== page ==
Definition of Diode

A diode is a semiconductor device which have two terminals, typically allowing the flow of current in one direction only.
A diode is a specialized electronic component with two electrodes called the anode and the cathode. Most diodes are made with semiconductor materials such as silicon, germanium, or selenium.
The fundamental property of a diode is its tendency to conduct electric current in only one direction.
Diodes are also known as rectifiers because they change alternating current (AC) into pulsating direct current (DC).
The diodes are rated according to their type, voltage, and current capacity.
Diodes have polarity, determined by an anode (positive lead) and cathode (negative lead). Most diode allow current to flow only when positive voltage is applied to the anode.
Diodes are available in various configurations. From left: metal case, stud mount, plastic case with chamfer, glass case.

Symbol of Diode


History of the semiconductor diode

The first diodes to be used were discovered back in the early 1900s when the technology of wireless was in its infancy.
The Cats Whisker was one of the first type diode to be used. It considered on a very thin piece of wire (the Cats whisker itself) that could be into a piece of semiconductor type material (typically a mineral crystal) to make a point contact type of diode.
This was widely used up until the middle to late 1920s when thermionic or valve technology became sufficiently cheap to be widely used for radios sets.

Types of diode with their uses

There are many types of diode which are manufactured and widely used in todays electronics. The different type of diodes are used for different applications.

  • Backward diode

  • This type of diode is sometimes also called the back diode. It is a form of PN junction diode that is very similar to the tunnel diode in its operation.
    A backward diode can be used in high speed switching applications.
    It also can be used for rectifying weak signals.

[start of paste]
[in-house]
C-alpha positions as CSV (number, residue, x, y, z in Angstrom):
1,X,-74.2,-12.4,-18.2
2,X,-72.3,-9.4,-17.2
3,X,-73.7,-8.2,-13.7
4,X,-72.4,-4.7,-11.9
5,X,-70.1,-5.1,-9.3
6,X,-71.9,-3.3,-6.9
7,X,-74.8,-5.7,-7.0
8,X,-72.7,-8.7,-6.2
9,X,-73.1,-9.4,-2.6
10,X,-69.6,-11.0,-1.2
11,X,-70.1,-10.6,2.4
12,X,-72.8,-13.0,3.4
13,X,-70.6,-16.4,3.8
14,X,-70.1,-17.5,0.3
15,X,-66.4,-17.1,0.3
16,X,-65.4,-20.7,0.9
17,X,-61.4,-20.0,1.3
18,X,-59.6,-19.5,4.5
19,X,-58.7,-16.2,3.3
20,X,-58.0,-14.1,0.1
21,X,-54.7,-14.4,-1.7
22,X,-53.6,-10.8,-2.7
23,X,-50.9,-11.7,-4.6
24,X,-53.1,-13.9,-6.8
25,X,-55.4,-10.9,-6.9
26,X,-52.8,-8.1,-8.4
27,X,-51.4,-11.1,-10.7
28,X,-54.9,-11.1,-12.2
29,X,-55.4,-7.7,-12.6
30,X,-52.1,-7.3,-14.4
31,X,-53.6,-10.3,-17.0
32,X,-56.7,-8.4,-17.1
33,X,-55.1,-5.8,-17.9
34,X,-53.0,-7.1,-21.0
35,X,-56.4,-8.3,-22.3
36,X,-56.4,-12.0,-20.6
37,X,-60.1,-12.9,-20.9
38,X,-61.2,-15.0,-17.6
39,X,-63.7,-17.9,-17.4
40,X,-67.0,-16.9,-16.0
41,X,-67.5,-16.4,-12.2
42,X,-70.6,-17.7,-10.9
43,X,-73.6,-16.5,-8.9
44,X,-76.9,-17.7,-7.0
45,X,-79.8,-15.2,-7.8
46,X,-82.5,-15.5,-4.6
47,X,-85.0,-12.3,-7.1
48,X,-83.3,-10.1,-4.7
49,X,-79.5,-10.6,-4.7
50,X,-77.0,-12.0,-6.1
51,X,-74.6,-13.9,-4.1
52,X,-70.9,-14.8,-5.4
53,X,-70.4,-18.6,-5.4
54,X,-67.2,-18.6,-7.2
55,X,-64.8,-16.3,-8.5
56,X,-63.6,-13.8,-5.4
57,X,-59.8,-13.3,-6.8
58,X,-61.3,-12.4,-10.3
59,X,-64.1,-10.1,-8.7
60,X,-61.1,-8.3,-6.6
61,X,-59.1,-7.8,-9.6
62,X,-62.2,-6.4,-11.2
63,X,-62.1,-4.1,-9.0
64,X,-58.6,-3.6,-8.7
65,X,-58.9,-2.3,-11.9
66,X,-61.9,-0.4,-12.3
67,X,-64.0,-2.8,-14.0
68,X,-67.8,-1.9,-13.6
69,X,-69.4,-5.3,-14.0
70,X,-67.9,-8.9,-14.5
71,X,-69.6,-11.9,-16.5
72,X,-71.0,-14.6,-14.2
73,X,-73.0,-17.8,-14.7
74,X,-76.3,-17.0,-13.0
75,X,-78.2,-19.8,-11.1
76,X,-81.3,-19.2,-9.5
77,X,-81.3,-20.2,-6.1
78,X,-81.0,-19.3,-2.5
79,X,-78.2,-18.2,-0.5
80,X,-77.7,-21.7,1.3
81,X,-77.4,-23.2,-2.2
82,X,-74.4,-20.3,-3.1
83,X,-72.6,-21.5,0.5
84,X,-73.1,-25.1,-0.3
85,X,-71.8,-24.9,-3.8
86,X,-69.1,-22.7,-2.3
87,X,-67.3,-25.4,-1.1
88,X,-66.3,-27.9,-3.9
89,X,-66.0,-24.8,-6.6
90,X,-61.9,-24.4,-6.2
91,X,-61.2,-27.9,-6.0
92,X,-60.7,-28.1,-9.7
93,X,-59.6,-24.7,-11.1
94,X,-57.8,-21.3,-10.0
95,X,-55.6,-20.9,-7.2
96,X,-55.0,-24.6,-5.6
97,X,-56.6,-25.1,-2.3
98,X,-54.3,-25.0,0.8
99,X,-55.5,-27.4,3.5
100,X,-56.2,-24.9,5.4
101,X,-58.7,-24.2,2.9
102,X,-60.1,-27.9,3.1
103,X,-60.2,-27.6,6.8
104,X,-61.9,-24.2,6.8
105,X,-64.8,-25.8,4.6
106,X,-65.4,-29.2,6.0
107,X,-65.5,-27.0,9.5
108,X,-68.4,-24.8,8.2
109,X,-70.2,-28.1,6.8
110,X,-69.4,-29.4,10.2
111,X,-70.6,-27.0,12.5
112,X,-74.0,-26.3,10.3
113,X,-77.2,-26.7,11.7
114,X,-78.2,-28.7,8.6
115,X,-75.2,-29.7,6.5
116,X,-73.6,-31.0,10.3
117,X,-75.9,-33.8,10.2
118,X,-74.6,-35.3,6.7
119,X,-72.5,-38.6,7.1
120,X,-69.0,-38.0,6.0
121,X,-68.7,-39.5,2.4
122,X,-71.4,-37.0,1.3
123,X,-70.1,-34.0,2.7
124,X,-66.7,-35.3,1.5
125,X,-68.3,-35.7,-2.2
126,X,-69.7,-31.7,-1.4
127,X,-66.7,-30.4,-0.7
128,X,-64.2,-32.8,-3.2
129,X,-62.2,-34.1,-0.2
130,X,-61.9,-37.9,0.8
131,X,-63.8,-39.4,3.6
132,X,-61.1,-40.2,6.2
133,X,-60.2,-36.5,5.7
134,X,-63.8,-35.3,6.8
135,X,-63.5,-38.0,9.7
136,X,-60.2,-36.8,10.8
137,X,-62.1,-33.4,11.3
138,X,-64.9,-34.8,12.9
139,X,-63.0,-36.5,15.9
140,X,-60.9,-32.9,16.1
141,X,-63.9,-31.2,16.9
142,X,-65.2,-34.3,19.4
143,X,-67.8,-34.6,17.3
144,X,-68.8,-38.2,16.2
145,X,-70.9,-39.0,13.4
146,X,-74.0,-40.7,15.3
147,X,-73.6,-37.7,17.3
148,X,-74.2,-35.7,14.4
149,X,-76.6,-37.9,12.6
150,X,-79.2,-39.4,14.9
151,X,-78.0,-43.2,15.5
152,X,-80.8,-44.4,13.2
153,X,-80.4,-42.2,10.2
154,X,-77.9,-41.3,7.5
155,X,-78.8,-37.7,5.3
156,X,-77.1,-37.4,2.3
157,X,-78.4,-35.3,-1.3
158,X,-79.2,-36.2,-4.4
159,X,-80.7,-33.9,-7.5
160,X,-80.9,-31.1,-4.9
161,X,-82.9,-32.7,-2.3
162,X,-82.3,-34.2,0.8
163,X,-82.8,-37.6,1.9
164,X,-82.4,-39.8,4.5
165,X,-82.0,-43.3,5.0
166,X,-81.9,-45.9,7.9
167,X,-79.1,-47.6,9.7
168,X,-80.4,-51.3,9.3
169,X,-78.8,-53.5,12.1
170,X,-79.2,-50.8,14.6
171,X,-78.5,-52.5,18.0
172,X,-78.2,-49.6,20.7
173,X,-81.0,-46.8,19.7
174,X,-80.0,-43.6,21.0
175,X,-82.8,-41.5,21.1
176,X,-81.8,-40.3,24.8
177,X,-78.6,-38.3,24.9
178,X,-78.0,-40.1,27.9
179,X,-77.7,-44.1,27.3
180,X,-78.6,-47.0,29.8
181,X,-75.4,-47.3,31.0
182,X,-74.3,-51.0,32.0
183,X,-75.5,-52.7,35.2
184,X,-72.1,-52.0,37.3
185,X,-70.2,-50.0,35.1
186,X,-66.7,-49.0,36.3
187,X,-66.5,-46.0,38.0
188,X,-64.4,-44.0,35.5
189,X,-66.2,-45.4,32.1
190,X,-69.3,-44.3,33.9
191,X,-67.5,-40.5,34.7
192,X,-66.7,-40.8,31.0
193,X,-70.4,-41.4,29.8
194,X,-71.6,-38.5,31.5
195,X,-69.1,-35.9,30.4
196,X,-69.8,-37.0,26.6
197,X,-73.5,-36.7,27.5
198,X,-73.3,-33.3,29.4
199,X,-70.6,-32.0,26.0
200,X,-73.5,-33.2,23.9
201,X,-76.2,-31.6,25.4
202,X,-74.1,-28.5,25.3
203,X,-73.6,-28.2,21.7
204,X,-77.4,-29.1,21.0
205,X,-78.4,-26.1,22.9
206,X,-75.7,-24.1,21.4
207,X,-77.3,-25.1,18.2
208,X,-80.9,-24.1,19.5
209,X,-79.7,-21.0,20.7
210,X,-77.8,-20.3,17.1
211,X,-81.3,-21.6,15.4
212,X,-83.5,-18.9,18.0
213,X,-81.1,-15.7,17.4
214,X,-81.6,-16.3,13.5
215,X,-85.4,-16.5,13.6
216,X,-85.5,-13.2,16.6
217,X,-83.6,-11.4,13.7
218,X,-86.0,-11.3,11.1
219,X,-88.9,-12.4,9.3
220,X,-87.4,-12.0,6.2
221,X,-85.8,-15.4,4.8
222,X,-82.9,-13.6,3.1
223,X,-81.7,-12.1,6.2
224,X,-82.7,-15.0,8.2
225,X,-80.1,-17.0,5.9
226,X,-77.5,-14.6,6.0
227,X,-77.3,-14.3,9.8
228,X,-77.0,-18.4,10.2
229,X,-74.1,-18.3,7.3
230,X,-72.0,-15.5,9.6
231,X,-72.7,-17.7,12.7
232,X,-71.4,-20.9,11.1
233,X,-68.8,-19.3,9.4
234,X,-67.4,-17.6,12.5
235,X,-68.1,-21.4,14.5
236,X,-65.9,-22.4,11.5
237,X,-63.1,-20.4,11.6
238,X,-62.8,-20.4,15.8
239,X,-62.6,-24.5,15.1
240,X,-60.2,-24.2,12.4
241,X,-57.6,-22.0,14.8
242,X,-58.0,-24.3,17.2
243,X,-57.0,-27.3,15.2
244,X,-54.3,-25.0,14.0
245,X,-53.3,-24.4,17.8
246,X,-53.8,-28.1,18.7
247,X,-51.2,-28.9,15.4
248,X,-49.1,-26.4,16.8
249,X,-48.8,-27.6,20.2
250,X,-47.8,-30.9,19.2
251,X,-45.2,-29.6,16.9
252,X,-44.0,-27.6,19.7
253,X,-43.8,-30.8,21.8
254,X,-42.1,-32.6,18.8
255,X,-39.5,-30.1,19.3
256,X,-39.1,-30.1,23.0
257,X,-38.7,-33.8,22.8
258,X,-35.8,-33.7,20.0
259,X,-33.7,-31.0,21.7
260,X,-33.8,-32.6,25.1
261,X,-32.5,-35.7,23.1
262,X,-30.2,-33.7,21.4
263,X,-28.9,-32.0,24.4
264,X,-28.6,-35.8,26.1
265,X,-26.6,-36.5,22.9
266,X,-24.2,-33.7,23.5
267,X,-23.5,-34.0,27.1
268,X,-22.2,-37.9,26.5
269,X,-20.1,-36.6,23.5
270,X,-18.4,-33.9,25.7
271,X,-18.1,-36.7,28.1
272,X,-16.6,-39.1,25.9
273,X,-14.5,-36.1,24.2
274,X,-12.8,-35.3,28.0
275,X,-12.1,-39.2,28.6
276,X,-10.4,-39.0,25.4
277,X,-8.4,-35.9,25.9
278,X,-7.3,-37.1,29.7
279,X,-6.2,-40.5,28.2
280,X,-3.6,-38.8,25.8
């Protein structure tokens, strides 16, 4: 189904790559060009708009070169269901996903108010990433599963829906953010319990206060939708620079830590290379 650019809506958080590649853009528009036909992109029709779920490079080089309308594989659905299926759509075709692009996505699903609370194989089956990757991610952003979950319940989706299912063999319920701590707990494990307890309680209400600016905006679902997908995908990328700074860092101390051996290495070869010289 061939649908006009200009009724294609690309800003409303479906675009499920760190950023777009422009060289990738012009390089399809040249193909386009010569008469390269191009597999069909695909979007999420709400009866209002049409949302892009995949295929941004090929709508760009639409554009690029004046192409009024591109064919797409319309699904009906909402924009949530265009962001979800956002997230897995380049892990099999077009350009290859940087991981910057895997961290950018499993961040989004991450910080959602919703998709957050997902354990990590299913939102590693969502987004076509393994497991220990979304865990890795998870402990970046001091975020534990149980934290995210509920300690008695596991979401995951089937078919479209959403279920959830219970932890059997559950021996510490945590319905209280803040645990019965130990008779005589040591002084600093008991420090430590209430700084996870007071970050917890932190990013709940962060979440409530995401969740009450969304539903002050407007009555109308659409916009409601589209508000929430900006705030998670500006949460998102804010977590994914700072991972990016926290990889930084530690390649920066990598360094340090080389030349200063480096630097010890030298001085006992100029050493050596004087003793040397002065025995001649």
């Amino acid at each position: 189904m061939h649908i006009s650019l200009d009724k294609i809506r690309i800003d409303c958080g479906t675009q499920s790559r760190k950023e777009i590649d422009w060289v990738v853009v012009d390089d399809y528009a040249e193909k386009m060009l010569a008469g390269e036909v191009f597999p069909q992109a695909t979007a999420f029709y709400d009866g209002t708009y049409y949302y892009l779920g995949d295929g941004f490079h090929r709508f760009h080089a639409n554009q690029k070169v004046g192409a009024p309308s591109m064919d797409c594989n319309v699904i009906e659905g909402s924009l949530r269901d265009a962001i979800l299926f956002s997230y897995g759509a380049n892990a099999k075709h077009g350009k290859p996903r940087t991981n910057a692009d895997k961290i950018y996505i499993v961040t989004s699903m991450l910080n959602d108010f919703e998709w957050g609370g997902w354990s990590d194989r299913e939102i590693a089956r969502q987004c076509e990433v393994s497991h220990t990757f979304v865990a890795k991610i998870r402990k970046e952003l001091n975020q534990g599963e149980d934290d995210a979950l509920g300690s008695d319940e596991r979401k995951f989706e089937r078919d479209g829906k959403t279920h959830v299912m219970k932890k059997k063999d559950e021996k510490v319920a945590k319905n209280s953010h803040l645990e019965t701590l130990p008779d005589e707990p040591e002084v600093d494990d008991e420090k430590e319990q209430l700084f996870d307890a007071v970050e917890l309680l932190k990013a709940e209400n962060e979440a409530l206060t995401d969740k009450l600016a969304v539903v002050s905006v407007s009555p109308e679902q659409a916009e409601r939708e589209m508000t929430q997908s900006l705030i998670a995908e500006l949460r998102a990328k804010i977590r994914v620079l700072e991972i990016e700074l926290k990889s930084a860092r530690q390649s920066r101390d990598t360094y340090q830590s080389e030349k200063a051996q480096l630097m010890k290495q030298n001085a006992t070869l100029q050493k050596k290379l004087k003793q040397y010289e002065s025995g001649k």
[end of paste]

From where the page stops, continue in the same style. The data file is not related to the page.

• BARITT diode

  • This form of diode gains its name from the words Barrier Injection Transit Time diode.
    It is used in microwave applications and bears many similarities to the more widely used IMPATT diode.

  • Gunn diode

  • Although not a diode in the form of a PN junction, this type of diode is a semiconductor device that has two terminals.
    It is generally used for generating microwave signals.

  • Cats whisker

  • This type of diode was the earliest type to gain widespread acceptance. It considered of a small wire placed on a piece of mineral crystal.
    This created a small point contact diode, which although unreliable was sufficiently good to enable radio transmissions to be heard when used in a crystal set.

  • IMPATT diode

  • The IMPATT diode stands for IMPact Avalanche ionization Transit Time microwave diode.
    It is used in a some applications where a simple generator is required for microwave signals.

  • Laser diode

  • This type of diode is different to the ordinary light emitting diode in that it produces laser (coherent) light.
    They are used in many applications including CD and DVD drives.
    Although much cheaper than other forms of laser generators, these diodes are more expensive than ordinary LEDs.

  • Light emitting diodes

  • Light emitting diodes or LED is one of the most popular types of diode. When forward biased with current flowing through the junction, light is produced.
    The diodes use component semiconductors and can produce a variety of colours. Although the original colour was red.
    LED is used as a bulb in the homes and industries.
    These are used in the mobile phones to display the message.
    They are also used in the traffic light signals, motorcycles, cars etc.

  • Photodiode

  • When light strikes a PN junction it can create electrons and holes, causing a current to flow. As a result it is possible to use semiconductors to detect light.
    These types of diode can be used to generate electricity. For some applications, PIN diodes work very well as photodetectors.

  • PIN diode

  • This type of diode has areas of P-type and N –type silicon, but between then there is an area of intrinsic semiconductor (i.e., no doping).
    This increasing the size of what is is termed the depletion region.
    This type of diode is used in a number of applications including radio frequency switches and photodiodes.

  • PN junction

  • The standard PN junction may be thought of as the normal or standard type of diode in use today.
    These diodes can come as small signal types for use in radio frequency, or other low current applications, or other types may be high current and high voltage ones that can be used for power applications.

  • Schottky diodes

  • This type of diode has a lower forward voltage drop than ordinary silicon PN junction diodes. At low currents the drop may be somewhere between 0.15 and 0.4 volts as opposed to 0.6 volts for a silicon diode.
    To achieve this performance they are constructed in a different way to normal diodes having a metal to semiconductor contact.
    They are widely used as clamping dioded, and in RF applications.

  • Tunnel diode

  • It is a diode which has negative resistance due to the quantum mechanical effect called tunneling.
    Although not widely used today, the tunnel diode was used for microwave applications where its performance exceeded that of other devices of the day.

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